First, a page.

As seen in ACS BECKERS Review: Maximizing and protecting your ASC revenue: Use radical transparency, KPIs and compliance

Ambulatory surgery centers help drive down healthcare costs, but to stay viable, ASCs must work hard to protect their revenue. Wasting minutes, failing to understand rates and payer mix and having compliance oversights can be costly.

In an executive roundtable discussion sponsored by Fellow Health Partners at the Becker’s ASC Review and Becker’s Spine Review 19th Annual Spine, Orthopedic and Pain Management-Driven ASC Conference, four revenue cycle experts discussed how ASCs can maximize their dollar per minute in the operating room, which key performance indicators (KPIs) drive revenue and the impact of compliance on the ASC bottom line.

Panelists were:

  • Michael N. Brown, CEO, Fellow Health Partners
  • Abby Pendleton, Esq., founder, The Health Law Partners
  • Phillip Schrank, MD, orthopedic shoulder specialist and chief orthopedic strategy officer from Suffolk County (N.Y.)
  • Alexandra Stevens, CPC, client relations, Fellow Health Partners

Four key takeaways were:

To improve time management and maximize dollar per minute in the operating room, ASCs must use real-time data that zeros in on specific behaviors and individual surgeons.

Phillip Schrank shared a concept called radical transparency that has been attributed to others. Key ideas are:

  • Measure meaningful time intervals. For example, one ASC measured the time interval between the anesthesiologist finishing and the surgeon beginning. “That ASC had surgeons who were wasting up to 18 minutes per case because they couldn’t be bothered to walk from the lounge to the operating room [in a timely manner],” Dr. Schrank
  • Measurements must be real-time. Remediation must be immediate.
  • Measurements must be visible. “Imagine a timer in the lounge with a big board that shows which operating rooms are ready [in the previously cited example],” Dr. Schrank “Everyone is now looking at the surgeon who is still talking when the OR is waiting.”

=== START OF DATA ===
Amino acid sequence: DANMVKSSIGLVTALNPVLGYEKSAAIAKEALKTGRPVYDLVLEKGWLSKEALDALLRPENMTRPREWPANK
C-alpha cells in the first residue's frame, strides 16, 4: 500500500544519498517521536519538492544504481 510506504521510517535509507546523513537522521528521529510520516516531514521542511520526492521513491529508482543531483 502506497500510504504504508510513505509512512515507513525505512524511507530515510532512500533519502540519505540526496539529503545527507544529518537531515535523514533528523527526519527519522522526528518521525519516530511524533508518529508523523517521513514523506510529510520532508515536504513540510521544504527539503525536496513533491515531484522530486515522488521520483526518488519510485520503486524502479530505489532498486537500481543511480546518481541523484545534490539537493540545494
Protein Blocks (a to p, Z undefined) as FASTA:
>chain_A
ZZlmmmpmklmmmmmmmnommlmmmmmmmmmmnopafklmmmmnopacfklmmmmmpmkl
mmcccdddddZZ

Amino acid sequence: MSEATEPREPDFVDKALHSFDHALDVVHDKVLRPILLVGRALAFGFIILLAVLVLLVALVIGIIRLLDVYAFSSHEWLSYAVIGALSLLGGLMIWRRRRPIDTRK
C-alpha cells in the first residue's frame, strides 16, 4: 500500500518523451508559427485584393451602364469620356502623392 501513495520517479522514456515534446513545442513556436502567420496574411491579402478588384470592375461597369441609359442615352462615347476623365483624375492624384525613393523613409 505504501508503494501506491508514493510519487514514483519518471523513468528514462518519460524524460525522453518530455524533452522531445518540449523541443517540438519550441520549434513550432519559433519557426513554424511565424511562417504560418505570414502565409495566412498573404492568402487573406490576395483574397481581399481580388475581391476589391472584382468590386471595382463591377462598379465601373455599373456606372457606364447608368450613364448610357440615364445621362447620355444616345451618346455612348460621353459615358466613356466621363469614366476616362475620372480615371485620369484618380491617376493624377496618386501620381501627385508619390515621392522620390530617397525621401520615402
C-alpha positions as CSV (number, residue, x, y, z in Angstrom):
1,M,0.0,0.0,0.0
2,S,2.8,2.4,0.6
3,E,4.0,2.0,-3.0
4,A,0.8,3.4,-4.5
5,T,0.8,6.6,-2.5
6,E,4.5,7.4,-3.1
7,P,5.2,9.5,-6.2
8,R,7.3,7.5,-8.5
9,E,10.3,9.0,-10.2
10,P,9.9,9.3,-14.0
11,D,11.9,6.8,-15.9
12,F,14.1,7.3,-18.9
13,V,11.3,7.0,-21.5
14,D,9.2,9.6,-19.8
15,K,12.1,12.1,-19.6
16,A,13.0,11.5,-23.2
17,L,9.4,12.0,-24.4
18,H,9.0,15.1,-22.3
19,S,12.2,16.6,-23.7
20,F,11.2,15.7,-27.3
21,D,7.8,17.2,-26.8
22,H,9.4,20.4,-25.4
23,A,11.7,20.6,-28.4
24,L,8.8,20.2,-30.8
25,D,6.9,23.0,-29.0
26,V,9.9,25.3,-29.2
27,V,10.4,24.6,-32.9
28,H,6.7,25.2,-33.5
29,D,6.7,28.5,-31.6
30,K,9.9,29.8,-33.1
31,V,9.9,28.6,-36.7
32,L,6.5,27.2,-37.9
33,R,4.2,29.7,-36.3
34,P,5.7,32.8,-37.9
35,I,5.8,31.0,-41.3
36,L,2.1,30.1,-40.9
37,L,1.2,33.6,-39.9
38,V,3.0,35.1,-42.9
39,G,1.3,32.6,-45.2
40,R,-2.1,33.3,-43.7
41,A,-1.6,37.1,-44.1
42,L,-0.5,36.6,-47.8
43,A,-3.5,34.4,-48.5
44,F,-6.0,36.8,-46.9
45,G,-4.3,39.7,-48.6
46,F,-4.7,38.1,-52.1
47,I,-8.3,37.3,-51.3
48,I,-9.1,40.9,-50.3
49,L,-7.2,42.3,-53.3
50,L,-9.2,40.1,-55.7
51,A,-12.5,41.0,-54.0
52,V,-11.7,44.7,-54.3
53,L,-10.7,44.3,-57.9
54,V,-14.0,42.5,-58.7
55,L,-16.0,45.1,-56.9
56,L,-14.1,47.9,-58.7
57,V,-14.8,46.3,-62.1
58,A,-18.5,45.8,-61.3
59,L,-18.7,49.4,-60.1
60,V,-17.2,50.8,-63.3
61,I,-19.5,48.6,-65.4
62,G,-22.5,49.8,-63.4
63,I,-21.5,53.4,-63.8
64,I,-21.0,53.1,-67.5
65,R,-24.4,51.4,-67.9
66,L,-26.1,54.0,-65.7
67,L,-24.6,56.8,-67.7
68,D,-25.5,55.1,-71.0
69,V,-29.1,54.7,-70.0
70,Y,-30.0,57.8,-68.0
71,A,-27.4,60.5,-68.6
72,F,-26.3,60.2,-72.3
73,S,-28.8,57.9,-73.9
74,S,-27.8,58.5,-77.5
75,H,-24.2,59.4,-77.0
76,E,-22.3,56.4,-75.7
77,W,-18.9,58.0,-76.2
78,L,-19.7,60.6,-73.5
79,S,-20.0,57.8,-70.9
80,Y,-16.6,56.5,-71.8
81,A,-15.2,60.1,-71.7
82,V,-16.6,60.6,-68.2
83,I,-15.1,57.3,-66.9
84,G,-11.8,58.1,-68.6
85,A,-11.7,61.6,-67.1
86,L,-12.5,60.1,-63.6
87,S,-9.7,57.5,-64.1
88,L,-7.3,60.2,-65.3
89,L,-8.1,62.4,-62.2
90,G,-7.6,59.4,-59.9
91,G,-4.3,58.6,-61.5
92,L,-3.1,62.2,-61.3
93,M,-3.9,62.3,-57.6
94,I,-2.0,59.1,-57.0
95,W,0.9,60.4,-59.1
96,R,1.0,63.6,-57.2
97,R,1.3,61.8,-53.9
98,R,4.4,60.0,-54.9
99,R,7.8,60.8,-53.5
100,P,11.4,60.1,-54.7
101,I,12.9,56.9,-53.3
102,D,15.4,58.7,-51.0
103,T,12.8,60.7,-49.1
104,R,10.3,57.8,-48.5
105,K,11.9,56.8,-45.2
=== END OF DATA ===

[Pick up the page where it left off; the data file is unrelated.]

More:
• Improvements need to be valued. Individuals should be rewarded for better time management.
  • Remediation must be personal. “Saying that on average, the plastic surgery department starts 18 minutes late is meaningless,” Dr. Schrank “That could mean one person starts an hour and a half late and five are starting on time. If you’re not making it personal, you won’t be able to drill down to see where your time loss is.”
  • Change must be radical. “Pick one thing to measure and intervene immediately,” Dr. Schrank “It will change the culture of your ASC because they know time is valuable and that you’re watching them. You can institute this radical time transparency initiative with a stopwatch and a whiteboard to make huge changes in your profitability and culture and maximize those dollars per minute.”

Understanding contract rates and payer mix are key KPIs that drive revenue.

According to Michael N. Brown, there are many standard metrics and KPI’s that are used today. However, a starting point should always be understanding contracted rates and payer mix. Further, Alexandra Stephens added, “Evaluate your charges because you could end up only getting your max charge amount versus your contract rate,” she said. “Also, payer mix impacts revenue tremendously. If you’re doing a ton of Medicare cases while another surgeon is doing a lot of commercial insurance cases, that’s going to make a difference.”

ASCs need to work with hospital partners to maximize revenue for both.

Schrank shared how doing the right cases in the right locations by proactively looking at the reimbursement rates can have a big impact on revenue. For example, the number of implants reimbursed can vary from ASC to the hospital. “We should be working with our hospital partners saying, ‘You should take this case because we’re losing money but you’ll get a higher reimbursement and actually make money,'” he said.

Individuals’ behavior and how information is used can impact both compliance and revenue.

“ASC compliance is dependent on physicians’ compliance,” Abby Pendleton said. For example, before certain procedures, the level of pain and failed previous interventions must be documented. “Facilities have been denied service because there’s no documentation; you need to obtain that documentation on the front end.” Mr. Brown said that “standard ASC operating procedures, documented by job responsibility, can hold people accountable to the process.”

Ms. Pendleton cautioned ASCs about how internal audits are conducted. “We want the information to drive improvement, but it’s how you gather and use it without creating more problems for yourself,” she said.

By practicing radical transparency, focusing on the right KPIs and carefully watching compliance issues, ASCs can maximize and protect their revenue streams into the future.